Wednesday, October 20, 2010

Given Back

I think I’ve written about our combination refrigerator-freezer loss last week? That very day I had finally realized the ice box had died. Frieda had been suggesting the fact for maybe three days but as thick headed stubborn single mindedness I had chosen not to hear her. The very day and hour I realized I should have listened closer, as usual the critical moment to swing into action I had hit the road. Walking into the only appliance store I shop I had picked out the only refrigerator on floor display. While cringing over adding more on the mounting plastic card debt I had made arrangements for a later in the day delivery as I had a couple more stops to make on my way back home.
Regardless the delivery arrangements I didn’t make it home in an at all timely manner. The new refrigerator on the way, the old one still loaded, thinking self this clean out has to be quick. I brought in one two bushel plastic tub and commenced to fill it without regard for man nor beast. Filled to the rim It were all I good do to even drag it out of the house to wind up sitting on the deck ever since then. Cold nights, cool days, lower temperatures, and a maple trees shade the chemical content of that tub didn’t generate any rising odors to offend the nose.
Yesterday, an ill picked time to come visiting, a neighbor not knowing what he was about to get into stopped by. I put him to work helping me load that could have been a most offensive tub onto the Greene truck’s tailgate.
Nothing else pressing the immediate early moment, this morning a bit cooler than the most recent past, I braved the elements and the expected smell taking that tub’s mess out back. Parking the Greene down wind, myself up wind what was about to greet me on my tailgate I commenced to hand take each item one at a time out of that tub. Giving back to the earth I opened and emptied every package, garbage thrown going to the earth and remaining wrappers, cans and glass into a trash bag. I was sorry to see four small packages venison go to waste. Opening a package of chicken was the stinkiest. I saved a couple apples to wash for my personal eating. Then when all said and done I got to wondering if the frozen peas, corn, string beans, rice, northern beans, noodles, macaroni, and other seedy tid-bits will germinate and grow me a right harvestable ready to eat Shorthorn country stew or goulash?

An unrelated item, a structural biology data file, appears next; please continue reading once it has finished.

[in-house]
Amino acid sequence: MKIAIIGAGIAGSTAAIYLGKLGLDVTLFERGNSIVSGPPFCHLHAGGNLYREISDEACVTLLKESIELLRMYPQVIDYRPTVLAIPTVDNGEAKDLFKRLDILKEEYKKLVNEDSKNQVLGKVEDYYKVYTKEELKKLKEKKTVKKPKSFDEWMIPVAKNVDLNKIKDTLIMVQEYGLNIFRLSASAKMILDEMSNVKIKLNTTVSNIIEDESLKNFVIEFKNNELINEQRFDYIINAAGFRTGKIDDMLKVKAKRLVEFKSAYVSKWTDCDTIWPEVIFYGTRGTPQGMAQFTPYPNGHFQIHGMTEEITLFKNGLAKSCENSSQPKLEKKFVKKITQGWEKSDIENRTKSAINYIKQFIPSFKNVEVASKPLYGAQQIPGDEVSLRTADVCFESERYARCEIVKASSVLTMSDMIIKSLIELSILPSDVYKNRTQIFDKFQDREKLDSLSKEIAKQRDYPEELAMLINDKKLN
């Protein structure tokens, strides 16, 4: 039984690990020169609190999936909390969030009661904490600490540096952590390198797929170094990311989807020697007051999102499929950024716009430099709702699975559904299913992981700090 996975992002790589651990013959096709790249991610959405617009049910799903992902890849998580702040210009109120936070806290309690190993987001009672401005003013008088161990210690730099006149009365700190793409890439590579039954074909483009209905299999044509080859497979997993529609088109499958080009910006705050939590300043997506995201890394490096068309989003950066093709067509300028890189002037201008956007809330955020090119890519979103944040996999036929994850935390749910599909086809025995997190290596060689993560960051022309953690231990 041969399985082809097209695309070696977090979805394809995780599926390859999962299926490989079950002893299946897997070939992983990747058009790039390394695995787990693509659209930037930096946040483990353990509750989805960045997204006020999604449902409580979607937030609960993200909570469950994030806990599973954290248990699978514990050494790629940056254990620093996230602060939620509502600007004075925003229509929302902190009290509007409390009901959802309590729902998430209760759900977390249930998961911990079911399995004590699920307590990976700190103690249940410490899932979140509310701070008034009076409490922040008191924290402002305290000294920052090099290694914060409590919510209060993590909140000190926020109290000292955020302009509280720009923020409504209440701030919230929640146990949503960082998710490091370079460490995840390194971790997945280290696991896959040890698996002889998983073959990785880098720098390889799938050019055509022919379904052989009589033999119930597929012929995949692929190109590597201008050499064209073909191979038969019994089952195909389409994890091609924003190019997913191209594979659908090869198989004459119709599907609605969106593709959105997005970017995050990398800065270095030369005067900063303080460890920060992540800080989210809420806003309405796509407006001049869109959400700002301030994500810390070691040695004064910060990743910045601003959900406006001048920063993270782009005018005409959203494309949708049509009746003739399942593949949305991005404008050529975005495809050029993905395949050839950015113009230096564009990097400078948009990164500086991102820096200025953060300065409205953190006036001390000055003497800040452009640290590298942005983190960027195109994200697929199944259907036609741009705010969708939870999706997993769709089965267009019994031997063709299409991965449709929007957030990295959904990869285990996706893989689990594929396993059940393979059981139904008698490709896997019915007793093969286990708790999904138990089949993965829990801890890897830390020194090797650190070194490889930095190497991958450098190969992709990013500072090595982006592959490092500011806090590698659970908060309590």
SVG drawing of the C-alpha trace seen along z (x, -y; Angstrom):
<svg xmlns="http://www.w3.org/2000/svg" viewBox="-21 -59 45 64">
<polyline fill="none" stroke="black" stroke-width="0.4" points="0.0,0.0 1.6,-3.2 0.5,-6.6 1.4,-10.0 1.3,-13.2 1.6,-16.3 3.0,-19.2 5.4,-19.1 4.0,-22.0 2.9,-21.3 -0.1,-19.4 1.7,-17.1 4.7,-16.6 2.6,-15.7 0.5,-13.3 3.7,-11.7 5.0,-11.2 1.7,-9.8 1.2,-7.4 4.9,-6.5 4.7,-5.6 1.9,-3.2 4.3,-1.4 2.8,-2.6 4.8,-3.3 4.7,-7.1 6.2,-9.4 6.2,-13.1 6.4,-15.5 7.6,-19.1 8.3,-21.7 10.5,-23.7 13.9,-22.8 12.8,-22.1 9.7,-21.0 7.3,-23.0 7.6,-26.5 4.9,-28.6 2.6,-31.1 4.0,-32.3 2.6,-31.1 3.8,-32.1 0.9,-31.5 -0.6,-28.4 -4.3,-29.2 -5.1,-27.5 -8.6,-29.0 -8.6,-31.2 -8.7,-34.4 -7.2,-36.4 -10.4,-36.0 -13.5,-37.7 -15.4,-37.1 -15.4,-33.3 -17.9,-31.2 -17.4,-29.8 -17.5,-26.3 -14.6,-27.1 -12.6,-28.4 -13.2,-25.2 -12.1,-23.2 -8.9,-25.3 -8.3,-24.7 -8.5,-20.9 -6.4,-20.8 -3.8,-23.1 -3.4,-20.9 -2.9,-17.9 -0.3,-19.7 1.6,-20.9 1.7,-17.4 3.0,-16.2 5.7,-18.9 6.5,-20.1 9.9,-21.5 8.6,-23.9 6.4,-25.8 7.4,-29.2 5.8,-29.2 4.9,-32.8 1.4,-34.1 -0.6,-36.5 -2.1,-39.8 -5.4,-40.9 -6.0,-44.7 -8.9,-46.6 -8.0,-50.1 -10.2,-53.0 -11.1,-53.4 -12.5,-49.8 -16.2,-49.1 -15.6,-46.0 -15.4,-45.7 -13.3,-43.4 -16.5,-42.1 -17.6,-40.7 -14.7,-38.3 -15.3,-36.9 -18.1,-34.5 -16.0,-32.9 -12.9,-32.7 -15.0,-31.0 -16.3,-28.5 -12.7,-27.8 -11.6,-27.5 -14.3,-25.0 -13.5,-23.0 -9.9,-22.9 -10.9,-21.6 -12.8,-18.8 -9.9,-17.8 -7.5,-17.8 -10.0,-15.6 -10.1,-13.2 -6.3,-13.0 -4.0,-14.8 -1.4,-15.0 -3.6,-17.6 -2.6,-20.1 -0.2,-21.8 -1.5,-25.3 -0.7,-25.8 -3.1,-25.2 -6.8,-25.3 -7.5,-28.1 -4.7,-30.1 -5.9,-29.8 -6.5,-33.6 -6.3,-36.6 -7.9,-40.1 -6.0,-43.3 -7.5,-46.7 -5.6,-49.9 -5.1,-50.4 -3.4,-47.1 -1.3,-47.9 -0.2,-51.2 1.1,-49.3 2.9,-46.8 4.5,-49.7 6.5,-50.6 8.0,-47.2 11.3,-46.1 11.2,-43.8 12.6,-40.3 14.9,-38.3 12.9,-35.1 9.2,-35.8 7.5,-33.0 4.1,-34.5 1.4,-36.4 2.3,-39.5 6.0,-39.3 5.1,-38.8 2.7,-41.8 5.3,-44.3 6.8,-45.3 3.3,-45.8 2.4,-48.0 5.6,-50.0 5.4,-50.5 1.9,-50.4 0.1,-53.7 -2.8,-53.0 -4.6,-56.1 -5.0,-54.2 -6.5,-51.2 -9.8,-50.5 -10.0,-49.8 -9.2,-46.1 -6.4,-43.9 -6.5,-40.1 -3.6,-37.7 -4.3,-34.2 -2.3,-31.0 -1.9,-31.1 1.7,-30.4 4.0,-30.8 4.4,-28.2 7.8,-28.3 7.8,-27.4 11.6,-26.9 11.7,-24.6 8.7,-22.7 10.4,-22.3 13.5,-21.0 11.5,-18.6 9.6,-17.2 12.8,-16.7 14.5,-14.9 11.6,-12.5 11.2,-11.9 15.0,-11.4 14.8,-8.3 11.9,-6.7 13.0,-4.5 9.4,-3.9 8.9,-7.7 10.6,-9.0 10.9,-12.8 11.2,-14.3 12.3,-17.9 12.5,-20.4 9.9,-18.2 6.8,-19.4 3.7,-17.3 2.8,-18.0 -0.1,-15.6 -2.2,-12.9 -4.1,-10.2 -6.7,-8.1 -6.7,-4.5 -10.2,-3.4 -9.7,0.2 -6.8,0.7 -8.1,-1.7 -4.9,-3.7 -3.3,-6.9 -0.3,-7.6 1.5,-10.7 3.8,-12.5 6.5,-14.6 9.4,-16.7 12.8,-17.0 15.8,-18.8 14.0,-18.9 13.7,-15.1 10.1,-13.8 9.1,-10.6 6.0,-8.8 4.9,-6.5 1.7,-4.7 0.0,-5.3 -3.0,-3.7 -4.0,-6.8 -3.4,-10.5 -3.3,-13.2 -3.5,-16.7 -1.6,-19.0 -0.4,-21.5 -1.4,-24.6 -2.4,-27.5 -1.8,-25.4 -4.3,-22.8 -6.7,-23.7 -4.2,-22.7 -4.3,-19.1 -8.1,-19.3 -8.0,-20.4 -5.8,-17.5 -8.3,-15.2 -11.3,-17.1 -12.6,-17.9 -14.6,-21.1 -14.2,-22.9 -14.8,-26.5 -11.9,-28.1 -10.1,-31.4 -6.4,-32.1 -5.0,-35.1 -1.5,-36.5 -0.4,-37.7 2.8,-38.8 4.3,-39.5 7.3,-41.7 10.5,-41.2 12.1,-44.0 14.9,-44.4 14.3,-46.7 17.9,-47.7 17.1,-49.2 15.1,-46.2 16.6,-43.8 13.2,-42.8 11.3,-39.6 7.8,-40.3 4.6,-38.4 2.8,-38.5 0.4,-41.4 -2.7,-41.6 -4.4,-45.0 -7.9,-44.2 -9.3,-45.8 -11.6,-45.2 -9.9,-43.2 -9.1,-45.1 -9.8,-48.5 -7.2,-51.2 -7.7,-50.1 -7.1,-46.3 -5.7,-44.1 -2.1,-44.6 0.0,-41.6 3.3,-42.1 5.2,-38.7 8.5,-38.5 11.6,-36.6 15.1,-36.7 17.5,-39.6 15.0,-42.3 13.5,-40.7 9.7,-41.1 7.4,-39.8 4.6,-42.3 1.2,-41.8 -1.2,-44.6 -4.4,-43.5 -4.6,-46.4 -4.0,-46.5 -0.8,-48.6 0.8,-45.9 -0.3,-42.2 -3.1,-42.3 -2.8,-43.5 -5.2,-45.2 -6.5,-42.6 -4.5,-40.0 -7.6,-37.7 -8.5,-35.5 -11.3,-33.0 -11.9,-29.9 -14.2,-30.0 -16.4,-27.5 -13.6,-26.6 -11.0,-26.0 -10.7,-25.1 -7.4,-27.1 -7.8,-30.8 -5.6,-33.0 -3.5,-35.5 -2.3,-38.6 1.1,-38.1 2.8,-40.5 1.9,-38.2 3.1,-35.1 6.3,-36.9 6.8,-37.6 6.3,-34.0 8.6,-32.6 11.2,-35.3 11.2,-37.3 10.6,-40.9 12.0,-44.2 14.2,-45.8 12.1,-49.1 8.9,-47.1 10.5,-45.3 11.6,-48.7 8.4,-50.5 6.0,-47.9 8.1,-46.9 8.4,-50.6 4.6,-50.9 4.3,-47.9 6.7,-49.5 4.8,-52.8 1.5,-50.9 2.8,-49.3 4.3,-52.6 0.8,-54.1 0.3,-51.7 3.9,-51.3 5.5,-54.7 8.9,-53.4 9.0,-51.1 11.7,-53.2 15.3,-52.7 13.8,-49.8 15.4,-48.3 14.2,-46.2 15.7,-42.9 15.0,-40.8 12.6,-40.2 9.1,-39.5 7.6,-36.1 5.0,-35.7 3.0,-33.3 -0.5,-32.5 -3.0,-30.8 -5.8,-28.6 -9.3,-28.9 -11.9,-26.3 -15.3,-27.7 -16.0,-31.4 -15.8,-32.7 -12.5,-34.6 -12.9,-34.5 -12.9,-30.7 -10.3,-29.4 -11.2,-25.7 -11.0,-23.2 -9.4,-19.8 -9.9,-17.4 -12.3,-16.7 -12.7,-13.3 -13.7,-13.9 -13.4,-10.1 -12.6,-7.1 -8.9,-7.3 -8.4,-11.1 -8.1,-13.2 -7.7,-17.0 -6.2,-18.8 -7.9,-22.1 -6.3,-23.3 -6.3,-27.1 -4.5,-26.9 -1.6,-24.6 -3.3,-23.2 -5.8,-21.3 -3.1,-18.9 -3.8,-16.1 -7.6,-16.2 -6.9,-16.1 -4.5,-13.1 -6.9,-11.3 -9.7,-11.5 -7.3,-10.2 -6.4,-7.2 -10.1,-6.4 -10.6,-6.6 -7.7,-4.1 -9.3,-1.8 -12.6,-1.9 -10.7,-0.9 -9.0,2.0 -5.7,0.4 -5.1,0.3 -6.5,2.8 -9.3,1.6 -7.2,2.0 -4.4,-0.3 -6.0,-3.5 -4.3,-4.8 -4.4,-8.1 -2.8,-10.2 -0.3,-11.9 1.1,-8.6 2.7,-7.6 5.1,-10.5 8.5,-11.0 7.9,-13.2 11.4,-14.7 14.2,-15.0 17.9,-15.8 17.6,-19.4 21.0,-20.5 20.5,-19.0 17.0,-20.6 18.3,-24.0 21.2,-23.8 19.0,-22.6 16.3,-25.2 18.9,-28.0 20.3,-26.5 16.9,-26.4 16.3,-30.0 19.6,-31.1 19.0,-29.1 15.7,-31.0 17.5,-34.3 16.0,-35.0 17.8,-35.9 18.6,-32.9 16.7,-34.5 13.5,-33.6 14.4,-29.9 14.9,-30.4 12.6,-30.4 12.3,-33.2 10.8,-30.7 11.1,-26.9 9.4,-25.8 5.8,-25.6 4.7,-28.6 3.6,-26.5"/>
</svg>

Afternoon had turned into the last two days same-o, same-o. I manage to put together seven or eight heavy bags trash as I moved things about the shop. For one thing I emptied a number of cans drain oil into two quart clear or opaque bottles mostly fire accelerant for starting woodstove fires. Some of the oil having set around for some time having settled out pouring clear, I saved some bottles this stuff for external machinery lubricants.
About the most exciting thing happening to me was Tom’s, bringing in a couple new heavy duty batteries for the 2150 Ollie, his disrupting my established bottle filling routine. Tom’s timing just at that moment my brain often ceases to function, while I had stepped outside to check on the numbers of five gallon buckets I was cleaning. When I got back Tom had left. Tom had turned my trash bag holders over to plank the batteries on. It was what had done to deserve this. I sure was glad he’d made his delivery simple. Me in the meantime, having had my line of concentration interrupted I was T-ed off. Break time, my rhythm broken I had to figure out what had gone wrong. Stupid as it reads I finally figured out what to do with the new batteries so I could have the use of my trash bag holders back and in time reestablish my predetermined cadence.
It wasn’t to bad a day. It had been better if people when passing through would just leave me and my optimal operation alone. The weather was nice. I was warm within the shops walls blocking the winds.

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